Audit data suggest that other referrals have a very low incidence of clinically significant copy number abnormalities detectable by SNP Array but not by QFPCR.
Please include as much information as possible on the referral form so that the sample is processed in the correct workstream.
Sudden infant deaths and skin biopsies from live patients:
These samples will continue to be cultured for karyotype analysis/ SNP Array / DNA storage / cell storage / metabolic testing as appropriate.
All QFPCR results will be issued in the form of a written report with a 42 calendar day reporting time target. SNP Array results will be issued separately and may take up to a month longer since, due to batching requirements, we will only be performing a run every few weeks.
For SNP Array results the reporting criteria will be similar to those presently in use for prenatal SNP array, so that only those copy number variants which are thought to be directly relevant to the referral reason (i.e. likely to be a cause of the pregnancy loss or fetal anomaly) will be reported. Incidental findings and variants of uncertain significance will usually not be reported.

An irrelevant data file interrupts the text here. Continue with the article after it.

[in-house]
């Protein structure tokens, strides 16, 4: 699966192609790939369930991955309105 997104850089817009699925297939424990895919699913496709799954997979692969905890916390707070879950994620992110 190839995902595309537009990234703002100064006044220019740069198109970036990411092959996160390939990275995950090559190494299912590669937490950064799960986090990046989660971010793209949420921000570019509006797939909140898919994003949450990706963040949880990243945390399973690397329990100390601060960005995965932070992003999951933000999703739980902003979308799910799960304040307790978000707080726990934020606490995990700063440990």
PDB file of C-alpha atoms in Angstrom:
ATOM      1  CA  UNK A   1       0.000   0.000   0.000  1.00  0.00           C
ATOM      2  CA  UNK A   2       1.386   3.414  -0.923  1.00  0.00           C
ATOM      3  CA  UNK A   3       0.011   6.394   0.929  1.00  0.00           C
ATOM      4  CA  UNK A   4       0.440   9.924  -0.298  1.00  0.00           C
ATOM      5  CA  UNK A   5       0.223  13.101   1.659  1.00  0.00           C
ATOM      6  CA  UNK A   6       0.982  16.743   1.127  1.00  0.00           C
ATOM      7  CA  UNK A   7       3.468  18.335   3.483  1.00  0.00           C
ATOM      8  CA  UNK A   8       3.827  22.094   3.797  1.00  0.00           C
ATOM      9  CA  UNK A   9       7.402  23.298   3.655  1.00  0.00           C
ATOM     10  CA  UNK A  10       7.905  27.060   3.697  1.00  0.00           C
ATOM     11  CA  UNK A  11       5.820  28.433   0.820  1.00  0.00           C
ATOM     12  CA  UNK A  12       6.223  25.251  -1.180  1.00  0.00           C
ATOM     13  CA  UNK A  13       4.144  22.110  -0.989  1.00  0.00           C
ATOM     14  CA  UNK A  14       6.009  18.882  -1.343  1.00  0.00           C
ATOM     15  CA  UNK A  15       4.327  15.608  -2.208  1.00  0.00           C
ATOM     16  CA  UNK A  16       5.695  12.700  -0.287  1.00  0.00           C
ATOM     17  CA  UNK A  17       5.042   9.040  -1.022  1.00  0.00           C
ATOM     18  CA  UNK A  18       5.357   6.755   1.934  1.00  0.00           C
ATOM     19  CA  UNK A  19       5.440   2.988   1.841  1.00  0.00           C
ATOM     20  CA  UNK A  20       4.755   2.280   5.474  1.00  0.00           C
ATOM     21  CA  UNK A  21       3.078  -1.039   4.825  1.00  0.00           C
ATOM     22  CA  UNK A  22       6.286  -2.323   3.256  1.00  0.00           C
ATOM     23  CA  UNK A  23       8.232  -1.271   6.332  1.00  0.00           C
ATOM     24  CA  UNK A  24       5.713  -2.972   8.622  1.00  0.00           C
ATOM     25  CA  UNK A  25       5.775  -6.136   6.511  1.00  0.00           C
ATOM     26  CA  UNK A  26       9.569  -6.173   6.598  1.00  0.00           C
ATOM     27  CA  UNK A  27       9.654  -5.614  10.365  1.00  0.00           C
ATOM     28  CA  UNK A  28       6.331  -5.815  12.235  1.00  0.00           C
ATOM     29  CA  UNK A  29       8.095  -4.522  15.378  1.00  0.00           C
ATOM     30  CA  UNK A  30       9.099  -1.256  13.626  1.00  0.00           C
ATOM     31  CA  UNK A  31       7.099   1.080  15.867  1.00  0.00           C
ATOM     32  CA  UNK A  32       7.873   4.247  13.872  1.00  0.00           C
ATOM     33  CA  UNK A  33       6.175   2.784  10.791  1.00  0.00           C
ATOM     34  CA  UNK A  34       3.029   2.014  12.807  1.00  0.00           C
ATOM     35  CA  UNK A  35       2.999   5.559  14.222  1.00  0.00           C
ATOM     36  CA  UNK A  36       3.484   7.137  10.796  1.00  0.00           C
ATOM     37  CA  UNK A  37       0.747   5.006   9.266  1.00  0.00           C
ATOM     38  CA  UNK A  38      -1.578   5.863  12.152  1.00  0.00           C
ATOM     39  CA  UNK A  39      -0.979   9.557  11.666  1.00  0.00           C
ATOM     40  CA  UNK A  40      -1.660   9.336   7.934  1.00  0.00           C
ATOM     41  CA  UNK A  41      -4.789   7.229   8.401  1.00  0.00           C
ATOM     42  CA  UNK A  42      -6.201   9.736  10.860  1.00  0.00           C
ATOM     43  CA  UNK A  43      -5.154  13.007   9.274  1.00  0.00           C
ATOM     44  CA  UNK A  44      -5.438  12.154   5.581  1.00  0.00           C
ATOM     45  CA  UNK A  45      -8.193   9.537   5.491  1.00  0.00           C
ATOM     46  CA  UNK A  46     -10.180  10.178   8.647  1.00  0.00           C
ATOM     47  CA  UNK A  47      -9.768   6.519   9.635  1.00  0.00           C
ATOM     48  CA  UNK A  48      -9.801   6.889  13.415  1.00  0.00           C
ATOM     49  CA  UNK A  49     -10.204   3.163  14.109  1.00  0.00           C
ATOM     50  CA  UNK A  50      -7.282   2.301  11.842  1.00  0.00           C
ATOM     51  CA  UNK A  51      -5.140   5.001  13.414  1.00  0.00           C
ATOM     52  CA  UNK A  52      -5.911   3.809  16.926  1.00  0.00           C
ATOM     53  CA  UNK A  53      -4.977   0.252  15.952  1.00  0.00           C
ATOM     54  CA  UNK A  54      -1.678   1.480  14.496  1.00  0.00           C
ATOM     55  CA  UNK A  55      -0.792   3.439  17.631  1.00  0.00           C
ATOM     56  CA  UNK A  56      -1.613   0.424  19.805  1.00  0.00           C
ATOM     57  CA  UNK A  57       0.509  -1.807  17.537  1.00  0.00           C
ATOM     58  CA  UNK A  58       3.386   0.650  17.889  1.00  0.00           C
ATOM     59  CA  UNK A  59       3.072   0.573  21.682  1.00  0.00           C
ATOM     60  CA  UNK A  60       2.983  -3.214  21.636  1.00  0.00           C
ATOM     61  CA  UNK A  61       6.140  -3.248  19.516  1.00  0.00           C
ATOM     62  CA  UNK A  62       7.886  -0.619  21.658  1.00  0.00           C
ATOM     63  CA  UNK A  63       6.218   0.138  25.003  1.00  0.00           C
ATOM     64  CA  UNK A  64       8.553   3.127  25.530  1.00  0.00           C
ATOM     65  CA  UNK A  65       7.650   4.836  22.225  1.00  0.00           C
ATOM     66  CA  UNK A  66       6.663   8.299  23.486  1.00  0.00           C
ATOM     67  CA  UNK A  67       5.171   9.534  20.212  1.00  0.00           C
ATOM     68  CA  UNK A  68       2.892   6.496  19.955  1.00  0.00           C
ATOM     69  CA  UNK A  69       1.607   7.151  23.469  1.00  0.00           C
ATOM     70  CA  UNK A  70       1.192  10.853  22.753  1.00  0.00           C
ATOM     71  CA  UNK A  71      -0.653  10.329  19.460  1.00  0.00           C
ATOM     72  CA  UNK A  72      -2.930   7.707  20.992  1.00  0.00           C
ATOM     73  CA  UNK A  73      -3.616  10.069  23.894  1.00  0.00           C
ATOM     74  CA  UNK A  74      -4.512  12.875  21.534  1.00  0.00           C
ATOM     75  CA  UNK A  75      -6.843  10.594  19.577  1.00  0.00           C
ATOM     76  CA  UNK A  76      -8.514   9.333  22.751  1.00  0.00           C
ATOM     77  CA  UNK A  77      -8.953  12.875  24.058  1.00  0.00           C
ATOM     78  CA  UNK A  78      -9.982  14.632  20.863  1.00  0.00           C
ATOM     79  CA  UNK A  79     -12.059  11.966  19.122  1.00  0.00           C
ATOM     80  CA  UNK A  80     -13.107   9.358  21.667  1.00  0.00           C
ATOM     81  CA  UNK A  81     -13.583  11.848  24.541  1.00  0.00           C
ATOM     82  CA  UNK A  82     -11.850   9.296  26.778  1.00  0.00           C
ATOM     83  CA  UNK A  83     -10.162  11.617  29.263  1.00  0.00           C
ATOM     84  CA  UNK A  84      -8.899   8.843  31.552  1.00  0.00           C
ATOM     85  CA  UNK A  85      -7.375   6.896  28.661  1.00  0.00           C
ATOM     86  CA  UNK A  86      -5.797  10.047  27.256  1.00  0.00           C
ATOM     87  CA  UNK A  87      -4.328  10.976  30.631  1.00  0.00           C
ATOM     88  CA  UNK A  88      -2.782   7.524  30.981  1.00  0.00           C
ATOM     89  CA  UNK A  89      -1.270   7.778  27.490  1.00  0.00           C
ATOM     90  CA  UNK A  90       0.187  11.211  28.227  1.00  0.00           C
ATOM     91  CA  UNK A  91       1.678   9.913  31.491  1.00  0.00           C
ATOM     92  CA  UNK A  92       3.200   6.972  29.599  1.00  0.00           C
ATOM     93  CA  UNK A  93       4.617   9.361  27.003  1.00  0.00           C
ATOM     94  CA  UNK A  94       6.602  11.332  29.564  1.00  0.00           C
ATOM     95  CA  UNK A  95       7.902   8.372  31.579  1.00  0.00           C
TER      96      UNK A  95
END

Results are sent by post to the referring clinician and / or pathologist. Complex abnormal results may be telephoned prior to the written report being sent and the interpretation and implication discussed.
In response to telephone enquiries, only normal results or those which confirm a previous finding can be given to a clinician’s secretary or the clinic sister. All other results are only given to clinicians or faxed reports are sent to designated contacts. Reports in pdf format can be emailed if a suitable secure nhs.net email address is supplied.
Please note: Although every effort is made to use suitable material for analysis, it is not always possible to avoid analysing maternal cells where the material used is of extra-embryonic origin (e.g. products of conception, placenta). Samples which are subject to this limitation will be reported with appropriate interpretative comments.